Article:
Wealthier neighborhoods are leafier and hence healthier, but a new tree-planting program is on the way.
The Berkeley City Council put many minds at ease Tuesday night by voting to allow existing trees and some vegetation to remain in place in traffic circles around town.
Our readers have deeply personal, even possessive, feelings towards their favorite trees. They find meaning in their growth, notice how they change with the seasons and mourn their passing when they die.
To celebrate this coming Earth Day on April 22, Berkeleyside is looking for submissions from our readers about their favorite Berkeley trees.
Two large trees collapsed overnight in North Berkeley during Tuesday’s storm. There were no reported injuries. See dramatic photos shared by readers.
Six people who had been sleeping in the park were arrested early Tuesday. The encampment had been set up on Jan. 4 to stop UC Berkeley from cutting down more trees.
The 250-foot eucalyptus that toppled Jan. 6, killing a man, had not been flagged as posing any danger in recent years, but officials are examining everything that might have led to its fall.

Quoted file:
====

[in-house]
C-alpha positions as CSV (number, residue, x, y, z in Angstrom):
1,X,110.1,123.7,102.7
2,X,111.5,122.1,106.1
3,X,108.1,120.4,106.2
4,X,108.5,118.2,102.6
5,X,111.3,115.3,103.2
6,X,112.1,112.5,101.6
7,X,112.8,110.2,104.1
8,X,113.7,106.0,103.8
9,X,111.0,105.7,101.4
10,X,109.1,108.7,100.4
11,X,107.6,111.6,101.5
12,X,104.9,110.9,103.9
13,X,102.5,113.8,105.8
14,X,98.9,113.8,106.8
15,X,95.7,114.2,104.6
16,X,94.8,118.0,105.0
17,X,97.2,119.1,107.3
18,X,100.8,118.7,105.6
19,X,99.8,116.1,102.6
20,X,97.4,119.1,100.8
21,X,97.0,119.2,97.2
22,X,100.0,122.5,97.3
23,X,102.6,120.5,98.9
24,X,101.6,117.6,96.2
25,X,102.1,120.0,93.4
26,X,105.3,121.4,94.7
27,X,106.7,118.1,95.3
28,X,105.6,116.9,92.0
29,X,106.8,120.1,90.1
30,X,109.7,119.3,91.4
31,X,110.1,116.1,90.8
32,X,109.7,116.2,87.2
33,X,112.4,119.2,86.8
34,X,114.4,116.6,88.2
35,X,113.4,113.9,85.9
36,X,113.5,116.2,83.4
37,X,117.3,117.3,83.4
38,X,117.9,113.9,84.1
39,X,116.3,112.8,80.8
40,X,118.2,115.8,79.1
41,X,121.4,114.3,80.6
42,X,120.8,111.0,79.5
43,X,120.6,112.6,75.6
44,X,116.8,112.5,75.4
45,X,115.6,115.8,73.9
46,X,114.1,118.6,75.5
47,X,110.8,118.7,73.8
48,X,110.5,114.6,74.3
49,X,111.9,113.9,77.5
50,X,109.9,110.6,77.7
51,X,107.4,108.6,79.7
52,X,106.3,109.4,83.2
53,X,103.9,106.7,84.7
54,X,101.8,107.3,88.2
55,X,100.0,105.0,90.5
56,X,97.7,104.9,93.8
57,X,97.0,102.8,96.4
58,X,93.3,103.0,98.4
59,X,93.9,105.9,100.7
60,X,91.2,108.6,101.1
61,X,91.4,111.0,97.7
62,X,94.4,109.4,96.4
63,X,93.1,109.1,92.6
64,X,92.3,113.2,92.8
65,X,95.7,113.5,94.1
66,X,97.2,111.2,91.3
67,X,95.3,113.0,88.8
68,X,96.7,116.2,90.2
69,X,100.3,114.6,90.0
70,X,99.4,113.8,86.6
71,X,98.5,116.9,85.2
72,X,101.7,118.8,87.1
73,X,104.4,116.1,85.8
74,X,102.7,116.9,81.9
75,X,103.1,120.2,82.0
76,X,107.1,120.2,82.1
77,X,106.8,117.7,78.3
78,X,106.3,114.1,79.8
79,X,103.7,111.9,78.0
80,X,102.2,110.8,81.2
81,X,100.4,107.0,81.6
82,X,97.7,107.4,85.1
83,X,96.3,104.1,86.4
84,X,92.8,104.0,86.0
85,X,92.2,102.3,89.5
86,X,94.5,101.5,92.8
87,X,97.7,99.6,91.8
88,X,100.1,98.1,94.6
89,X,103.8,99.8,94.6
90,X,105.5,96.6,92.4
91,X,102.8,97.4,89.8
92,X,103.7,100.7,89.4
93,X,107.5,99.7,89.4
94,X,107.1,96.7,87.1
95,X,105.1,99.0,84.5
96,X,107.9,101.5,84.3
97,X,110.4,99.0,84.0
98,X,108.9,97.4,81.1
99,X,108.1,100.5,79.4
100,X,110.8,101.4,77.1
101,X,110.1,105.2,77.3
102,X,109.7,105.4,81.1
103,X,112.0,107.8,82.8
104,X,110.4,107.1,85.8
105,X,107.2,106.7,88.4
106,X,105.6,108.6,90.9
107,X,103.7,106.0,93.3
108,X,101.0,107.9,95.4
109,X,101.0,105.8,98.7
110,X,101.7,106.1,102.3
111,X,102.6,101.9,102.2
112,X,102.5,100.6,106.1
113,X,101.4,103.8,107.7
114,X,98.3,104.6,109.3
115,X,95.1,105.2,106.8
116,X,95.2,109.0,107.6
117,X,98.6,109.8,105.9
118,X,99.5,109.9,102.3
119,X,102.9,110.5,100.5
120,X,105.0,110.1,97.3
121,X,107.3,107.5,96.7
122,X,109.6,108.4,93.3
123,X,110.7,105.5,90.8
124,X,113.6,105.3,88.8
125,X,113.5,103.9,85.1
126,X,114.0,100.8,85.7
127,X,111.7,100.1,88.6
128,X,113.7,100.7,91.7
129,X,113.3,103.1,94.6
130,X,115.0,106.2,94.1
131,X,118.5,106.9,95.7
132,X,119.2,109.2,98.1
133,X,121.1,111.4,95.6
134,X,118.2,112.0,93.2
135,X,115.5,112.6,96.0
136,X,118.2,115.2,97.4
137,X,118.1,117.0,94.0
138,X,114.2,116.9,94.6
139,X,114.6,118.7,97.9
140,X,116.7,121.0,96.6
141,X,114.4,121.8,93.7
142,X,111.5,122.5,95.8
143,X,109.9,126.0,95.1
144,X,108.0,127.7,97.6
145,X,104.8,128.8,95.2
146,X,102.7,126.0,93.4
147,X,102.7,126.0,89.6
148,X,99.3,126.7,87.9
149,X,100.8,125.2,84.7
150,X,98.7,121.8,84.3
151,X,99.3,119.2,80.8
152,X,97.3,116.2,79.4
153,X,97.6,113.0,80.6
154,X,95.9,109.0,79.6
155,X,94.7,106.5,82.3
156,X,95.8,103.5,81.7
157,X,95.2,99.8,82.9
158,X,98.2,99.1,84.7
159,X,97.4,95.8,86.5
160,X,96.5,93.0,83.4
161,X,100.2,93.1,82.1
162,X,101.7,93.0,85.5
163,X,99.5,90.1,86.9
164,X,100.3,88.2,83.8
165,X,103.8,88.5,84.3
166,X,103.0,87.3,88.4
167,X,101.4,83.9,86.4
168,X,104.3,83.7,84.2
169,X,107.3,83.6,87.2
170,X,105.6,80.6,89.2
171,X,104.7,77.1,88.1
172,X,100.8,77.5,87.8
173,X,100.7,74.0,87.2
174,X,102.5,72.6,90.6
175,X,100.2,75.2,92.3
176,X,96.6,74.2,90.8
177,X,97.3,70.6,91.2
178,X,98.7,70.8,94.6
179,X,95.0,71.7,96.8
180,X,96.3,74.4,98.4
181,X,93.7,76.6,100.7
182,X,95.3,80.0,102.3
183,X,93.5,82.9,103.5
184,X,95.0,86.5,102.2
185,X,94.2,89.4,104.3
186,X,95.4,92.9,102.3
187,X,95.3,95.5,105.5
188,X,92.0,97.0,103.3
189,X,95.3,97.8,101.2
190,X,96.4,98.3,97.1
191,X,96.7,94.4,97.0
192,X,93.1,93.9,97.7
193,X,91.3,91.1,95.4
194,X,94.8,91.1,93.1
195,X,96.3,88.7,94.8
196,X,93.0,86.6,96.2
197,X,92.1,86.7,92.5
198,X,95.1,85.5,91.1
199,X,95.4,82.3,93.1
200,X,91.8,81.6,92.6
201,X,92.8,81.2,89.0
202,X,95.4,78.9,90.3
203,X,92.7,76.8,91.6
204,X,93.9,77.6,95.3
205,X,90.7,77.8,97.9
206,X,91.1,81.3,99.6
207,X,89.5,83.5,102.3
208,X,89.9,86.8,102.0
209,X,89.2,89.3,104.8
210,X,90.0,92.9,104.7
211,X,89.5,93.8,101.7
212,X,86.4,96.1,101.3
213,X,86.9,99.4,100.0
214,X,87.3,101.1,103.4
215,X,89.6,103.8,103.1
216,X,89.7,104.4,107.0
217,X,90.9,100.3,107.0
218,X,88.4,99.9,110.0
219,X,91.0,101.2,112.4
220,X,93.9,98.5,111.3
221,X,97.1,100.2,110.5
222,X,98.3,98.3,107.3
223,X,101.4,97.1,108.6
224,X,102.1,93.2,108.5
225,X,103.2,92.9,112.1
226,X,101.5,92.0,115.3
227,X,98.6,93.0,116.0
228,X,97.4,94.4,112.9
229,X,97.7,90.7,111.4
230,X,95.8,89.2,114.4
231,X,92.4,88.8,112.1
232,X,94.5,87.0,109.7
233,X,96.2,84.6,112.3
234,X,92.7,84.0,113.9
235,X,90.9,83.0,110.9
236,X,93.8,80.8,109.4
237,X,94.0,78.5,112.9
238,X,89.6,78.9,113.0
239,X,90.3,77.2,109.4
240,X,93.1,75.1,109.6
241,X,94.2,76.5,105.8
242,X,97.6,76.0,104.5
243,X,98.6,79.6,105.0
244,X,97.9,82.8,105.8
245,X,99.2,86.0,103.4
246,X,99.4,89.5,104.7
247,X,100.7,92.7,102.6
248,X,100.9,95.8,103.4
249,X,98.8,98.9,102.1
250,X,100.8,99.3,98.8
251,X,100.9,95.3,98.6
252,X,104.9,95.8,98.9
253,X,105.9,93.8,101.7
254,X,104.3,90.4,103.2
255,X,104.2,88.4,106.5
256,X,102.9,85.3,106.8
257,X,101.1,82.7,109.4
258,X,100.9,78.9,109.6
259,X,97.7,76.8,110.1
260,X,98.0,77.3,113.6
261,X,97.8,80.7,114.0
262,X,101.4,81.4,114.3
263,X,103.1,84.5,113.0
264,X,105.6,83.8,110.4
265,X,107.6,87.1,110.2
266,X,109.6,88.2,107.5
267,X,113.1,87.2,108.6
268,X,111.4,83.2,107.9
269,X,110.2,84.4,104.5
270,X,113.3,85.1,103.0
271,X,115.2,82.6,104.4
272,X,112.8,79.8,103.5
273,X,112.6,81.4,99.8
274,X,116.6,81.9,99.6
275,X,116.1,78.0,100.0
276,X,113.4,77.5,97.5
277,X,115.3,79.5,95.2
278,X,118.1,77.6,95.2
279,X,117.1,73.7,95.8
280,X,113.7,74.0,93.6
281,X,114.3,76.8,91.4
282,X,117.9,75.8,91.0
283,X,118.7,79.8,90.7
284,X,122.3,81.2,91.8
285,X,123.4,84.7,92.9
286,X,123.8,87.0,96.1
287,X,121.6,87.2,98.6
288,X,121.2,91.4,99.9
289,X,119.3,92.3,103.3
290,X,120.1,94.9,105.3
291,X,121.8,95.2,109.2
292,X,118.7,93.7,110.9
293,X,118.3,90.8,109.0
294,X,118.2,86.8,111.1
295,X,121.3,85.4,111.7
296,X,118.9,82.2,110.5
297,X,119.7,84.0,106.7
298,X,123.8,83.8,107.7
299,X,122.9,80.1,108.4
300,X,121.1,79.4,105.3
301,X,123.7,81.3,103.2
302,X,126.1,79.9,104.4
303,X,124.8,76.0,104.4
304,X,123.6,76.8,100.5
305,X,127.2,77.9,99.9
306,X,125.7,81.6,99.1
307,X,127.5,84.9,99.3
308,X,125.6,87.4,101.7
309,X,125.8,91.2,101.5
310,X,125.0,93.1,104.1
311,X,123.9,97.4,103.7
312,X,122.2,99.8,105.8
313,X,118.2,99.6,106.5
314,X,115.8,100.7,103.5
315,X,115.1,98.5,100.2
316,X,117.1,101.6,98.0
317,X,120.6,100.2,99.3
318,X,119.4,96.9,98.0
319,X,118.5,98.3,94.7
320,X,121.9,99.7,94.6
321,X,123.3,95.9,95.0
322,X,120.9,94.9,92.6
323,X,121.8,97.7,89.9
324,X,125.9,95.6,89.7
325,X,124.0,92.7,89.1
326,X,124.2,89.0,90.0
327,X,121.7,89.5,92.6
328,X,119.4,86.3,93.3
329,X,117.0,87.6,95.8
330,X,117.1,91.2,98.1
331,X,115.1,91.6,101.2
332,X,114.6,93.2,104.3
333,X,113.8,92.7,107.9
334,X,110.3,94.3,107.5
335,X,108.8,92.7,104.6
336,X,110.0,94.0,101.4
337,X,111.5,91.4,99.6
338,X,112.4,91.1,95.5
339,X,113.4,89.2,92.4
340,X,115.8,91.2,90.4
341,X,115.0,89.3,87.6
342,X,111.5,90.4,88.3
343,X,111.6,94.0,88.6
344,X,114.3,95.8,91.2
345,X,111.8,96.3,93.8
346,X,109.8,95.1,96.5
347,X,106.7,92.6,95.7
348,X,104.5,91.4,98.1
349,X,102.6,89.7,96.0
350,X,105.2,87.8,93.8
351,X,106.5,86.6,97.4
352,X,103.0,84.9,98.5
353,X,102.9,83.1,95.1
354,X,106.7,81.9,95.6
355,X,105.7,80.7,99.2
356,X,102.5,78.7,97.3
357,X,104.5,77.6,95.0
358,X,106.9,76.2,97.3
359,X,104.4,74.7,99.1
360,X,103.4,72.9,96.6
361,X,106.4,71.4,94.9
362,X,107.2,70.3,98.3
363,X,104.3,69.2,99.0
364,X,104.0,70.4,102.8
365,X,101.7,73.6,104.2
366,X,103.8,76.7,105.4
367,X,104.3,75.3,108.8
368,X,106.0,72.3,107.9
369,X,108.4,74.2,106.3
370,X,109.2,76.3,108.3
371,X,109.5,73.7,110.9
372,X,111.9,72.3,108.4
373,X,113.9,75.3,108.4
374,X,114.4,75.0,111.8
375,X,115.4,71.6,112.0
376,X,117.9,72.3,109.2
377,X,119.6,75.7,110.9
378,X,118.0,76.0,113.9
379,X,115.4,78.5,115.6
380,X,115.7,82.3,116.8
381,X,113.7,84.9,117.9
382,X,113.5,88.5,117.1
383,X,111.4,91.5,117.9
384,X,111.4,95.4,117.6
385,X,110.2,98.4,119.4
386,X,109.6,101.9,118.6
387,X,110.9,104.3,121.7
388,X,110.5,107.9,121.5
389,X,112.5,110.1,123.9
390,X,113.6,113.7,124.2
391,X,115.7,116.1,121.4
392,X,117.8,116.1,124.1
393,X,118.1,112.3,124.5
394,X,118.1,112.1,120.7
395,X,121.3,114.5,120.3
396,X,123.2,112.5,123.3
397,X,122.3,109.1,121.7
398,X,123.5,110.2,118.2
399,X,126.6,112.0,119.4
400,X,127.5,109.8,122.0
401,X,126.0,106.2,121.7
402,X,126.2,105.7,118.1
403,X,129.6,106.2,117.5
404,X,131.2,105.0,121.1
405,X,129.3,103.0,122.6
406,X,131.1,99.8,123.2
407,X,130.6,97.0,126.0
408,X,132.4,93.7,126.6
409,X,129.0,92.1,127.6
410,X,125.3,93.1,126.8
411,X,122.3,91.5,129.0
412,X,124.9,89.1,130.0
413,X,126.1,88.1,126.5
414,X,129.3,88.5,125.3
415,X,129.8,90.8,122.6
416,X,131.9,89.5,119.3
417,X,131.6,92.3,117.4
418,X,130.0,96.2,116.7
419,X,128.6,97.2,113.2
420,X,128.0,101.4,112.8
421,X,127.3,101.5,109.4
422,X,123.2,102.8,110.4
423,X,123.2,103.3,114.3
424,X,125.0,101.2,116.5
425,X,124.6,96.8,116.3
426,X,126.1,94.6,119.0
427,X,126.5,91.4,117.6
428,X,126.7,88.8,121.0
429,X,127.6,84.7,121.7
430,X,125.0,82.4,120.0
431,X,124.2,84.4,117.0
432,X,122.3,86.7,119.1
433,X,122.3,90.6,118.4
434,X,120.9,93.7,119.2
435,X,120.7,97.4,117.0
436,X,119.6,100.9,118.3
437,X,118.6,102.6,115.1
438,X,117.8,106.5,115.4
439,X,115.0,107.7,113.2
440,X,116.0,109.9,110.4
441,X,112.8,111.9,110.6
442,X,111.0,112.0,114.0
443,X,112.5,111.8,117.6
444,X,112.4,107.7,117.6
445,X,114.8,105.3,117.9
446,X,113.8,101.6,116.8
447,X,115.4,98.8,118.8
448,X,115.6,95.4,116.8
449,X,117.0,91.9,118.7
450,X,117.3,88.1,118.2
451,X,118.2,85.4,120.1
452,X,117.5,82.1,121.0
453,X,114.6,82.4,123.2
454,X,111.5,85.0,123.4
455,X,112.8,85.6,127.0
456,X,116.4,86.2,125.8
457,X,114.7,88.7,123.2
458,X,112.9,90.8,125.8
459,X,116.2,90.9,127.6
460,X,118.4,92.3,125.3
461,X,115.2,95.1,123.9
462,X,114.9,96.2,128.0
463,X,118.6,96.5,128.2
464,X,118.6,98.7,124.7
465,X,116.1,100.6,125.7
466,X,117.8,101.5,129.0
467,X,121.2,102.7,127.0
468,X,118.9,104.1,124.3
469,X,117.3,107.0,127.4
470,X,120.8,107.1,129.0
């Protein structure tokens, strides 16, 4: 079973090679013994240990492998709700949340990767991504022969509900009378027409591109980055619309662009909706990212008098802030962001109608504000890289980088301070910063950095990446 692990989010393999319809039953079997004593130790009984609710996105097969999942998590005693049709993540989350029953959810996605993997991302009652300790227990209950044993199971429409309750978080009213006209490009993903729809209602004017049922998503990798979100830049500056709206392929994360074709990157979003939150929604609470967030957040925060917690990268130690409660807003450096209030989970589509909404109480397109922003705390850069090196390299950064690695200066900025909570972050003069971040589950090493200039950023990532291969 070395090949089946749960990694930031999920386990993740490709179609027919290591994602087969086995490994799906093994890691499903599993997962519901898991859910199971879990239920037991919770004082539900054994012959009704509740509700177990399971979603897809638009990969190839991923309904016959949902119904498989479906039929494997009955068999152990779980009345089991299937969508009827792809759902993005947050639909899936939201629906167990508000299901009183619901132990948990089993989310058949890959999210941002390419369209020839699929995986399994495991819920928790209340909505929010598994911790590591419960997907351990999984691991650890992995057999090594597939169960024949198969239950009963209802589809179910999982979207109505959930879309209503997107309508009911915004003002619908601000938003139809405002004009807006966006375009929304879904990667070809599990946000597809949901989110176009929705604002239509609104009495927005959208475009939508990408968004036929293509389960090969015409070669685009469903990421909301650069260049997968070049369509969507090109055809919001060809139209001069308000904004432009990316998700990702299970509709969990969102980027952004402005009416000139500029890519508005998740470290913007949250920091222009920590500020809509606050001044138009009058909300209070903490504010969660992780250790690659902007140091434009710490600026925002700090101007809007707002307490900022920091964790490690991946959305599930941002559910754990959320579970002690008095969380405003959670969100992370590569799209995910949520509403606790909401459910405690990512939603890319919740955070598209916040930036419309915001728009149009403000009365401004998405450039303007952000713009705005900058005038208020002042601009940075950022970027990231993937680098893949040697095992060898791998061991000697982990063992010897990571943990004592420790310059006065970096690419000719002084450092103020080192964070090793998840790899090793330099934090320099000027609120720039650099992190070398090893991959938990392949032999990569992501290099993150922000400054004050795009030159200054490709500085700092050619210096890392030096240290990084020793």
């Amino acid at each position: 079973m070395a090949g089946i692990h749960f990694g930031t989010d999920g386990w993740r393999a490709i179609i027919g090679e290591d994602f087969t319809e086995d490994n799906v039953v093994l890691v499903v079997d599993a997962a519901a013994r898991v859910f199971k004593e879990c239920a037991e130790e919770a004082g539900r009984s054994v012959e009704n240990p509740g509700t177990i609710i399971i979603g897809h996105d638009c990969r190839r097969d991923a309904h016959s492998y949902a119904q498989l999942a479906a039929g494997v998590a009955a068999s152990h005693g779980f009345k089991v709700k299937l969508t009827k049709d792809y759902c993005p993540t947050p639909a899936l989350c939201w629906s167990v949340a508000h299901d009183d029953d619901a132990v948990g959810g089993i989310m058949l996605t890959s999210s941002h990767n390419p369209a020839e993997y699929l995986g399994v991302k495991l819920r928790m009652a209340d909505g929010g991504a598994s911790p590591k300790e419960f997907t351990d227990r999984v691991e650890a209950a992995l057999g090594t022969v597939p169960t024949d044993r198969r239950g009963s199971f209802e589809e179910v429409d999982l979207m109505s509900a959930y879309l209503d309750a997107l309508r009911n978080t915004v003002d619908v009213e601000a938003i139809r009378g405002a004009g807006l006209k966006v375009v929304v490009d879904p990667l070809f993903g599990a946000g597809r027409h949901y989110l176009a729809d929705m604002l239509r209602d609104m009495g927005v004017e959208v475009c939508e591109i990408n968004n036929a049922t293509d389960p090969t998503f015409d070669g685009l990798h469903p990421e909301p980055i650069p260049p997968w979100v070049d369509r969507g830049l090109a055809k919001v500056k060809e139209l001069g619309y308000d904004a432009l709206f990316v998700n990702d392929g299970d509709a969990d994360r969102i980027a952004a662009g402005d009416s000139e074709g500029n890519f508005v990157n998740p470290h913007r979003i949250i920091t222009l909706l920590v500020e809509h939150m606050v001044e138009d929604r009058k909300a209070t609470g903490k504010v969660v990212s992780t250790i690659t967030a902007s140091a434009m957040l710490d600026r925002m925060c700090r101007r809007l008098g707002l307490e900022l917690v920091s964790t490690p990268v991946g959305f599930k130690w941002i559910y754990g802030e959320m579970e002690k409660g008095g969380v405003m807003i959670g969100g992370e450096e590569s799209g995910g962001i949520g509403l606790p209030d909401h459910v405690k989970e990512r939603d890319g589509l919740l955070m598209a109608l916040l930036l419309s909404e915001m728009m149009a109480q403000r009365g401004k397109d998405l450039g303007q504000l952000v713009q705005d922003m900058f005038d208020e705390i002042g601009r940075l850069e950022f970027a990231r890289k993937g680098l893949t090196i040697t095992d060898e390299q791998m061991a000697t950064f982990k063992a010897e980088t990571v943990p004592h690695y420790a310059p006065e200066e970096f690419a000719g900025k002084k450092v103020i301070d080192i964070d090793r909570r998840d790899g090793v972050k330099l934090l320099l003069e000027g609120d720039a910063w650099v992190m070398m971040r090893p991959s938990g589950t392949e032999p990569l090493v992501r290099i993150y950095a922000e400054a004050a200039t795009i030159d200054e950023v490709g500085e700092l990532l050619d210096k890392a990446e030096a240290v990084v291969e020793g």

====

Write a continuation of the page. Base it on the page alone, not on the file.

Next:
Tree chippers and work trucks pulled into People’s Park in Berkeley early Friday morning to take out more than 40 trees and prune a number of others, UC Berkeley officials report.
The Italian stone pine tree was removed during an eight-hour operation Monday.
Neighbors gathered Thursday to mourn perhaps the oldest resident on Russell Street.
More than two months after a neighborhood outcry over the fate of trees and plants in Berkeley’s traffic circles, the city has not yet decided what role neighbors may play in tending them in the future.
The situation prompted road closures and evacuations Friday afternoon.